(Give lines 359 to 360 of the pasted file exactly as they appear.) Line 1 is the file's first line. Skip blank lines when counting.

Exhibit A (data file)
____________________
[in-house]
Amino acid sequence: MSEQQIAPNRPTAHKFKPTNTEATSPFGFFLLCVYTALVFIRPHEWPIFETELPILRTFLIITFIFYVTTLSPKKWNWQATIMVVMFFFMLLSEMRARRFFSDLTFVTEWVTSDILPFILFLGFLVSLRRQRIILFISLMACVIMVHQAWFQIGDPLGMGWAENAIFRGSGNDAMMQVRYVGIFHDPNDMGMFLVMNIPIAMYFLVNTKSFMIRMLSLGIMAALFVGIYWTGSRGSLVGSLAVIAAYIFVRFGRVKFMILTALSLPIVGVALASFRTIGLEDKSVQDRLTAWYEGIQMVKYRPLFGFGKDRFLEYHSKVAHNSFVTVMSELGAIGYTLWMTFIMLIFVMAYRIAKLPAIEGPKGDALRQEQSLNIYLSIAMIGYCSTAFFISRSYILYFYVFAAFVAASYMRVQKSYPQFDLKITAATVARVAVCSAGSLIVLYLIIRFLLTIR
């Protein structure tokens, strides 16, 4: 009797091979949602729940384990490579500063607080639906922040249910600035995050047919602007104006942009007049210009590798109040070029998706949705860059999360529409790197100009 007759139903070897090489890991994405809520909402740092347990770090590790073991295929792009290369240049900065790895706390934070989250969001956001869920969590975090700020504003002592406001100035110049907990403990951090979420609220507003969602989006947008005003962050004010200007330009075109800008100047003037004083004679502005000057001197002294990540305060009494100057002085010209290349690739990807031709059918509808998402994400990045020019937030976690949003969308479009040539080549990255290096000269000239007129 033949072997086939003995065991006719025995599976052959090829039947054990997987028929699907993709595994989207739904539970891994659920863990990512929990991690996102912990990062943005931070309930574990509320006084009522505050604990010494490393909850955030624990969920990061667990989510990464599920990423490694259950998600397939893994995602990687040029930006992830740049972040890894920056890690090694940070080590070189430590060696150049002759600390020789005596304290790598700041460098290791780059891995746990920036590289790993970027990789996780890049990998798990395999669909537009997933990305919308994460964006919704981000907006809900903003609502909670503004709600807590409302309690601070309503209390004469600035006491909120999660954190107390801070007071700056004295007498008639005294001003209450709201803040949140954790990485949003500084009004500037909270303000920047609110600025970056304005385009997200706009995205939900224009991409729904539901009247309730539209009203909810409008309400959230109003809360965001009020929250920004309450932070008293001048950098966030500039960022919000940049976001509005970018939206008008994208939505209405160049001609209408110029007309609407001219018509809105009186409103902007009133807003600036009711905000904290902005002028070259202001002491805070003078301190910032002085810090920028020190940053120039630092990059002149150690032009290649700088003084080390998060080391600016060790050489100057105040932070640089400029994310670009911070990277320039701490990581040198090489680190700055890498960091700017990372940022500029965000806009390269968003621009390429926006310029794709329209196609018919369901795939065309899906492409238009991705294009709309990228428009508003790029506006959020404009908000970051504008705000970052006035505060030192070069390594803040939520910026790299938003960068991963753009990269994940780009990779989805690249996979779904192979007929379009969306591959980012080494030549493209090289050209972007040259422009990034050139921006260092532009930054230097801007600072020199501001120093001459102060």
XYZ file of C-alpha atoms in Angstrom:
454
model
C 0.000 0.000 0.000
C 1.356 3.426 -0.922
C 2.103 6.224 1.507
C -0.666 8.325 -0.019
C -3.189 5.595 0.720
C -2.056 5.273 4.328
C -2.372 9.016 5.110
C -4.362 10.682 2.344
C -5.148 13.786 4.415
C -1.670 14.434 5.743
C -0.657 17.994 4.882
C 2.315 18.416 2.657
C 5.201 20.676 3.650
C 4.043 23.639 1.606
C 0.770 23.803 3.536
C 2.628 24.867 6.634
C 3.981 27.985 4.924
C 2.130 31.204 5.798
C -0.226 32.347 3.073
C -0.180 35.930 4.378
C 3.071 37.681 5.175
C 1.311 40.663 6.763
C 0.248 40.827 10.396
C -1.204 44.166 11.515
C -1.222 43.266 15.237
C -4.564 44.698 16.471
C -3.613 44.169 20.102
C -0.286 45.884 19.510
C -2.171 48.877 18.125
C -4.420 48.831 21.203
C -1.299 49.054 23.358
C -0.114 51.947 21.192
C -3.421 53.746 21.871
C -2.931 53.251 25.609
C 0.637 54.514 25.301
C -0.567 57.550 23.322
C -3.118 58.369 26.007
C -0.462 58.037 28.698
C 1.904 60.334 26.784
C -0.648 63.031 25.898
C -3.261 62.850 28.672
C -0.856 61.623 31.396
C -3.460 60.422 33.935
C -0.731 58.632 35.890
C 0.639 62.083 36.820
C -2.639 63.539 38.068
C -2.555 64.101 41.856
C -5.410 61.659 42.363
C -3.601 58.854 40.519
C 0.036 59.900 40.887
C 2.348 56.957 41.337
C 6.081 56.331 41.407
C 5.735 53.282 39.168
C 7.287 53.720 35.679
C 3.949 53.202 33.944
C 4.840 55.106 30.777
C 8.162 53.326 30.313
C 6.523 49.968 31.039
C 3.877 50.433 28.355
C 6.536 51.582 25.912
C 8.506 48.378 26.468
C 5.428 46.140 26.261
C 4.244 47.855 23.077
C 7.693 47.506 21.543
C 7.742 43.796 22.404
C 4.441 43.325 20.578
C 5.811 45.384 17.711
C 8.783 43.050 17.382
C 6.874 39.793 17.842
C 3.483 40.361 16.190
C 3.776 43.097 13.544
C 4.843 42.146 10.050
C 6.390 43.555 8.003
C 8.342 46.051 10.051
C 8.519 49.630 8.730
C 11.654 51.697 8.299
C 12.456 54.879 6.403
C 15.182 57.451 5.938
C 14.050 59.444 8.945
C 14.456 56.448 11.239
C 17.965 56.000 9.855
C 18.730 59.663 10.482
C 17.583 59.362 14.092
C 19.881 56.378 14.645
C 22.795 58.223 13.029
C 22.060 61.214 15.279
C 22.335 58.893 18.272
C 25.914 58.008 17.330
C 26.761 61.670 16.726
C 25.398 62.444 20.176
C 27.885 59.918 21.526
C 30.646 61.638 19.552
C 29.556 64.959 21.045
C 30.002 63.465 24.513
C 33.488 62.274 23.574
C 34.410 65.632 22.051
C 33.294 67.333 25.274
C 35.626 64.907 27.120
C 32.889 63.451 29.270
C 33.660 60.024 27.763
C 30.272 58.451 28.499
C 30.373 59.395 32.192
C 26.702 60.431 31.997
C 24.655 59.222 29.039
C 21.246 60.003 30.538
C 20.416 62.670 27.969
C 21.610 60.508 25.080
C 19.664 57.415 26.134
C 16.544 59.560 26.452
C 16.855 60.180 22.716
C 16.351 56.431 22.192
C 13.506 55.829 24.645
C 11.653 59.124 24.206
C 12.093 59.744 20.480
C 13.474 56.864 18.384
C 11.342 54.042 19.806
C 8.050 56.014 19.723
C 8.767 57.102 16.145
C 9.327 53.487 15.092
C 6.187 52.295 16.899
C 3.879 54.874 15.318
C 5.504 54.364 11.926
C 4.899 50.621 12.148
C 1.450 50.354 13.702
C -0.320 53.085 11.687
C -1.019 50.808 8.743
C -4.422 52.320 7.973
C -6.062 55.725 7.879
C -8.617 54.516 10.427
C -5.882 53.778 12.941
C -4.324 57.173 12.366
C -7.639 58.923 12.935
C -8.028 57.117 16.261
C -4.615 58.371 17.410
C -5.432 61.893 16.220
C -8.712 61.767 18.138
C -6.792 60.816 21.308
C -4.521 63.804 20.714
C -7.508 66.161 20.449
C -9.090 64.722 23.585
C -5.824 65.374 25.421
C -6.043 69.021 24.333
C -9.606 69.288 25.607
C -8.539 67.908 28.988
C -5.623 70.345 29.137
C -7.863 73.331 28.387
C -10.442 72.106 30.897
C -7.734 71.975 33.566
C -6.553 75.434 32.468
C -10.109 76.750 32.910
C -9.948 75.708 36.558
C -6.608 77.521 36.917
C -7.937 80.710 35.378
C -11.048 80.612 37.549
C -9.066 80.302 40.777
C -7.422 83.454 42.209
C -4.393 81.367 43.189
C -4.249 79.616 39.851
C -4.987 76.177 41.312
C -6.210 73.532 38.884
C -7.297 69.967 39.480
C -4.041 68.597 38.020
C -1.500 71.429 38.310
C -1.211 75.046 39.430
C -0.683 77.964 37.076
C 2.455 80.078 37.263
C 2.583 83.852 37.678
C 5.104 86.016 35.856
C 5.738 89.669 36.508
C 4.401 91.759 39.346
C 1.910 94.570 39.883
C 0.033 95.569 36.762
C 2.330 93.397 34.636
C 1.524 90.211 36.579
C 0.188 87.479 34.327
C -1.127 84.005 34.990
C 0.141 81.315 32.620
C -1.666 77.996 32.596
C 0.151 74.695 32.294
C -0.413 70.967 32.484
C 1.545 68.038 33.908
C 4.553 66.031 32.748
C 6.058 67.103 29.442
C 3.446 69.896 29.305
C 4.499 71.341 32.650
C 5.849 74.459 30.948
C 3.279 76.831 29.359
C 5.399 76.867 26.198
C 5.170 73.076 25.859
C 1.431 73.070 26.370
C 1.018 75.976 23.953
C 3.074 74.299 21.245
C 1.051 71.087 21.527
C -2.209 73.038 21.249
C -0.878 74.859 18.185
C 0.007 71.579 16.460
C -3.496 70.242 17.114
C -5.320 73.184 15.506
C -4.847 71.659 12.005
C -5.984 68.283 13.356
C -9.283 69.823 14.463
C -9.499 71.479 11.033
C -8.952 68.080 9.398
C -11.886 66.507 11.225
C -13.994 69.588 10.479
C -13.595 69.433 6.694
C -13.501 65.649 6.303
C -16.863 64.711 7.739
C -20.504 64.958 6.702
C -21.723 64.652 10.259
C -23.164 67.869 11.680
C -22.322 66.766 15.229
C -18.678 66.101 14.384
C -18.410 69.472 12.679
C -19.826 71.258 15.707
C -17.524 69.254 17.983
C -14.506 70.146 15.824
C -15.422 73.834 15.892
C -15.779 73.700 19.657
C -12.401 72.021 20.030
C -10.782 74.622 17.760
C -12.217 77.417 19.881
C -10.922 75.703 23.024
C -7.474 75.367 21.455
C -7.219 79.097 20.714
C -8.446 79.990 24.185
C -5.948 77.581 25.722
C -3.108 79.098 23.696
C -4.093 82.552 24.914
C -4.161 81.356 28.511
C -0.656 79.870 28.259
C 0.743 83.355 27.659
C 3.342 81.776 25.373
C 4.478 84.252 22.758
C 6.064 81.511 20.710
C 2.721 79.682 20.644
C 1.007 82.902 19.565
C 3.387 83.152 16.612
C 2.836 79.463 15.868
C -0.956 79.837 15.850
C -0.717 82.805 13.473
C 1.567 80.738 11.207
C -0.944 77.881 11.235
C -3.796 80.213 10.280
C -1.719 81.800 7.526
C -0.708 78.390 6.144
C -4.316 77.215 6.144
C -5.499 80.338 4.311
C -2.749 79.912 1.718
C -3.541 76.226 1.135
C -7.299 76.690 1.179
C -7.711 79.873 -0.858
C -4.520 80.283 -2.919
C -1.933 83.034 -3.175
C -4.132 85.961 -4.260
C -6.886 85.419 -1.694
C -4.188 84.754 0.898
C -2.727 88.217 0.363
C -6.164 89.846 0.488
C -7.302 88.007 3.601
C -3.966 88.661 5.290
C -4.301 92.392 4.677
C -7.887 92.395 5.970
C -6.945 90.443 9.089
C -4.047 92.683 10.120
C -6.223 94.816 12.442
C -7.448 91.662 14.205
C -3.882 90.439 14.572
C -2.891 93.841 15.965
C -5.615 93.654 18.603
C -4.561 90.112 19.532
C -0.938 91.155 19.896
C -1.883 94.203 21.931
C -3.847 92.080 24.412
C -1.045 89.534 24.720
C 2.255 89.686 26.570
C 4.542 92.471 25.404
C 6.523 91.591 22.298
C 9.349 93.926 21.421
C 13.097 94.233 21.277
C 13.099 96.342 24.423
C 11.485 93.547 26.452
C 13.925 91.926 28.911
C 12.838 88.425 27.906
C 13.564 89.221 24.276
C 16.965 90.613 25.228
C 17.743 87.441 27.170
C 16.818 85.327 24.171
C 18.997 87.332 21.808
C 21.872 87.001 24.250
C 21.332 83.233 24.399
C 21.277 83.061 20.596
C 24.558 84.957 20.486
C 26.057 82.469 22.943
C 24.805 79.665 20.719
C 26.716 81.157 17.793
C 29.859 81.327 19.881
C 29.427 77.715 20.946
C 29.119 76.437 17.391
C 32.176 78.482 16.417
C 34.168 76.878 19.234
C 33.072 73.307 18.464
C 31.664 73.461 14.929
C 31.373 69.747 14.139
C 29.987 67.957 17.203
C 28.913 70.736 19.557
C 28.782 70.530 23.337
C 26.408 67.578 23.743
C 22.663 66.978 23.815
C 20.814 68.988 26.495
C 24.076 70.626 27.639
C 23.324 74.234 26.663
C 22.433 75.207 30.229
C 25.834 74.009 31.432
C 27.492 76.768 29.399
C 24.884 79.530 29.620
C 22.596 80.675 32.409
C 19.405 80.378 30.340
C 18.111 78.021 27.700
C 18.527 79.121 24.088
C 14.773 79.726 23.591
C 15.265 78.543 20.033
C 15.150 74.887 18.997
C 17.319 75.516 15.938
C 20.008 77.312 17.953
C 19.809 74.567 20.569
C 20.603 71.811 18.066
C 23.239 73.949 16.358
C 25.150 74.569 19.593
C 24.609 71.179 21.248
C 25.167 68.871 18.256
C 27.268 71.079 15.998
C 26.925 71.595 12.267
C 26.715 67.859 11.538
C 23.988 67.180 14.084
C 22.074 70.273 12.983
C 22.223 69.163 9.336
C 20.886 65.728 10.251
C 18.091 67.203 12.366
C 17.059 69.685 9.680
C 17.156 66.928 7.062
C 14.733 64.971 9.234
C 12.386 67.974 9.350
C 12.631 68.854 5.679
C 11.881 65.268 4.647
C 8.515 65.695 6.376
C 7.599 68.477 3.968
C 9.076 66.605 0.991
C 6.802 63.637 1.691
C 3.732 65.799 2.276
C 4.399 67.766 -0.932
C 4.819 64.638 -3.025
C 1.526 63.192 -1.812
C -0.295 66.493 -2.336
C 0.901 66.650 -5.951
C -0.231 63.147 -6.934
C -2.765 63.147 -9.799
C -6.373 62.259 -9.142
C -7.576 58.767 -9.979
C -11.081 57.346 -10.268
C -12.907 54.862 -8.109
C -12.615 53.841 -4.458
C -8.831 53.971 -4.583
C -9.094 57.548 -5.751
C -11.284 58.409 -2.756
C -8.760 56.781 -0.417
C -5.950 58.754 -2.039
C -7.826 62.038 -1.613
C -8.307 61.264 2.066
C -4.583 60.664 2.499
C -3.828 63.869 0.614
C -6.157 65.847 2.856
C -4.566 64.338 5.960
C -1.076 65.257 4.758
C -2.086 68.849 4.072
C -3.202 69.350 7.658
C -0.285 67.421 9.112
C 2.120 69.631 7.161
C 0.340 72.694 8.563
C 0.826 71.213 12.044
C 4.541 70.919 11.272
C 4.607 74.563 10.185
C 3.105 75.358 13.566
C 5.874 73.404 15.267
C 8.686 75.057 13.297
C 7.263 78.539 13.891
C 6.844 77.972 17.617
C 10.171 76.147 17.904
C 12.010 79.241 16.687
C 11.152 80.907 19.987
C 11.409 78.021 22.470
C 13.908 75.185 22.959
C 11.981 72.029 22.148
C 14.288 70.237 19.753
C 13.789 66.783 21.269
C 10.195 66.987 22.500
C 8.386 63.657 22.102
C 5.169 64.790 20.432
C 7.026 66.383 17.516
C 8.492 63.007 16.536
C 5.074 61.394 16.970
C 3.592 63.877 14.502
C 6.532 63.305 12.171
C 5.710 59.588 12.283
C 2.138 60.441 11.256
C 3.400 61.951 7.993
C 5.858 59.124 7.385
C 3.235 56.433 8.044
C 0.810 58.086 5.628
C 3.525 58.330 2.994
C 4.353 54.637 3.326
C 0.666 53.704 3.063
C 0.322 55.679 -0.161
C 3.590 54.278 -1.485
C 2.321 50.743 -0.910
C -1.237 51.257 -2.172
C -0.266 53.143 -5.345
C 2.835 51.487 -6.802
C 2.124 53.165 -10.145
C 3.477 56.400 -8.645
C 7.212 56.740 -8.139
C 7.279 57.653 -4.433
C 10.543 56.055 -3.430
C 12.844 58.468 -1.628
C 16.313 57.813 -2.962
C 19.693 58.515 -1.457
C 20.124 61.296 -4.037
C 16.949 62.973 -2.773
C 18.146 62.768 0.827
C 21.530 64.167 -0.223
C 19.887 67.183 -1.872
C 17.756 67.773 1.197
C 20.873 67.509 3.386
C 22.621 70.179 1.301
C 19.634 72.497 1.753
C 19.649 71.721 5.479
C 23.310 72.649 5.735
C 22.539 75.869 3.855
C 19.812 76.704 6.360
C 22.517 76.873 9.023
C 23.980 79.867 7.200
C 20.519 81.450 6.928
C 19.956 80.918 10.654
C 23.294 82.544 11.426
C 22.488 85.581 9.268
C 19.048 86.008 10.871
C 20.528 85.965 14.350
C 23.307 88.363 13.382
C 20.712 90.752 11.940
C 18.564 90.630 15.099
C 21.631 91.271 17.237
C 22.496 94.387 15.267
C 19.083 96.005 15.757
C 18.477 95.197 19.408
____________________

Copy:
C 1.526 63.192 -1.812
C -0.295 66.493 -2.336